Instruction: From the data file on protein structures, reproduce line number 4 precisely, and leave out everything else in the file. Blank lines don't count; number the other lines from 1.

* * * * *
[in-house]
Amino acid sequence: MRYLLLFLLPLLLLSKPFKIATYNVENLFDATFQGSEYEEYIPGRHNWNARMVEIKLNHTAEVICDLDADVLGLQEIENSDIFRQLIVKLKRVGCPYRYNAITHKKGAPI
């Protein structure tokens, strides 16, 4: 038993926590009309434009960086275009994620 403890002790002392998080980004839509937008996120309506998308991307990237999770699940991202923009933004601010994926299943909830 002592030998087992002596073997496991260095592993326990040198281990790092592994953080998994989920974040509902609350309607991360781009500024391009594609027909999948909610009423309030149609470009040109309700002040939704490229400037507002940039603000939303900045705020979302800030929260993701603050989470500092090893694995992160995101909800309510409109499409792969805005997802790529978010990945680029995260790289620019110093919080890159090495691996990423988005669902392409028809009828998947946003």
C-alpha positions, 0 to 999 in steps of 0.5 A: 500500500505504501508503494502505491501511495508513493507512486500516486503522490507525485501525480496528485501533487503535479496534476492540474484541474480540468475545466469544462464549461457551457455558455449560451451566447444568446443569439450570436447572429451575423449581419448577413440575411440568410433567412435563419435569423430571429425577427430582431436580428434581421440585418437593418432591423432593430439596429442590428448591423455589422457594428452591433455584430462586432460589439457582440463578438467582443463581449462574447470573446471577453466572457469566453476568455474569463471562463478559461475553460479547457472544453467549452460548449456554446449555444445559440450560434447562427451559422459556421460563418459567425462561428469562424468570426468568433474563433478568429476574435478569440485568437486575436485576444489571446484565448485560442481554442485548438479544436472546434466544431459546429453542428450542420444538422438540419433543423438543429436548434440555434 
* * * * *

C-alpha positions, 0 to 999 in steps of 0.5 A: 500500500505504501508503494502505491501511495508513493507512486500516486503522490507525485501525480496528485501533487503535479496534476492540474484541474480540468475545466469544462464549461457551457455558455449560451451566447444568446443569439450570436447572429451575423449581419448577413440575411440568410433567412435563419435569423430571429425577427430582431436580428434581421440585418437593418432591423432593430439596429442590428448591423455589422457594428452591433455584430462586432460589439457582440463578438467582443463581449462574447470573446471577453466572457469566453476568455474569463471562463478559461475553460479547457472544453467549452460548449456554446449555444445559440450560434447562427451559422459556421460563418459567425462561428469562424468570426468568433474563433478568429476574435478569440485568437486575436485576444489571446484565448485560442481554442485548438479544436472546434466544431459546429453542428450542420444538422438540419433543423438543429436548434440555434 